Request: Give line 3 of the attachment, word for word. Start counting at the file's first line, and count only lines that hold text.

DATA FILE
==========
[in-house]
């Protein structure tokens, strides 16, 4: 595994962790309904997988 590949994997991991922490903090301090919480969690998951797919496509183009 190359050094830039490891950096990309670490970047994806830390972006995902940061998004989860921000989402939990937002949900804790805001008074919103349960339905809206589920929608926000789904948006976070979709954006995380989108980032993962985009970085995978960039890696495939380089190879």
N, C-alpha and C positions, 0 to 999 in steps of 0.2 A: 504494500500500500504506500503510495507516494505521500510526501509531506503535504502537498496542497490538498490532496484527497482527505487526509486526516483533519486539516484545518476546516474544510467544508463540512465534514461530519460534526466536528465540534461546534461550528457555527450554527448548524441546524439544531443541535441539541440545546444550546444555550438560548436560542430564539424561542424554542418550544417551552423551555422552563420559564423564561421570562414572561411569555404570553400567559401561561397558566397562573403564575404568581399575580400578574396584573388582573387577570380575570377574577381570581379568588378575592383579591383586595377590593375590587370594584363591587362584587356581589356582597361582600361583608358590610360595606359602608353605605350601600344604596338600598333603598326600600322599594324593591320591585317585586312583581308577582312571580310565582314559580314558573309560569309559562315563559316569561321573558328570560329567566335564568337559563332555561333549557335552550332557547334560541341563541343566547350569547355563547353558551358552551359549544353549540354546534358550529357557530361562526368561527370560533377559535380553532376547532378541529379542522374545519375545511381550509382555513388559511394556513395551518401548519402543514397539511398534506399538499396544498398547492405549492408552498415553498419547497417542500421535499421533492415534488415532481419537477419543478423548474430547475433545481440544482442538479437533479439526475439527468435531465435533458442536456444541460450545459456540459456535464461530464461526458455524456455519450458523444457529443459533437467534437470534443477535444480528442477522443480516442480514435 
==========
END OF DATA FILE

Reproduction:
N, C-alpha and C positions, 0 to 999 in steps of 0.2 A: 504494500500500500504506500503510495507516494505521500510526501509531506503535504502537498496542497490538498490532496484527497482527505487526509486526516483533519486539516484545518476546516474544510467544508463540512465534514461530519460534526466536528465540534461546534461550528457555527450554527448548524441546524439544531443541535441539541440545546444550546444555550438560548436560542430564539424561542424554542418550544417551552423551555422552563420559564423564561421570562414572561411569555404570553400567559401561561397558566397562573403564575404568581399575580400578574396584573388582573387577570380575570377574577381570581379568588378575592383579591383586595377590593375590587370594584363591587362584587356581589356582597361582600361583608358590610360595606359602608353605605350601600344604596338600598333603598326600600322599594324593591320591585317585586312583581308577582312571580310565582314559580314558573309560569309559562315563559316569561321573558328570560329567566335564568337559563332555561333549557335552550332557547334560541341563541343566547350569547355563547353558551358552551359549544353549540354546534358550529357557530361562526368561527370560533377559535380553532376547532378541529379542522374545519375545511381550509382555513388559511394556513395551518401548519402543514397539511398534506399538499396544498398547492405549492408552498415553498419547497417542500421535499421533492415534488415532481419537477419543478423548474430547475433545481440544482442538479437533479439526475439527468435531465435533458442536456444541460450545459456540459456535464461530464461526458455524456455519450458523444457529443459533437467534437470534443477535444480528442477522443480516442480514435 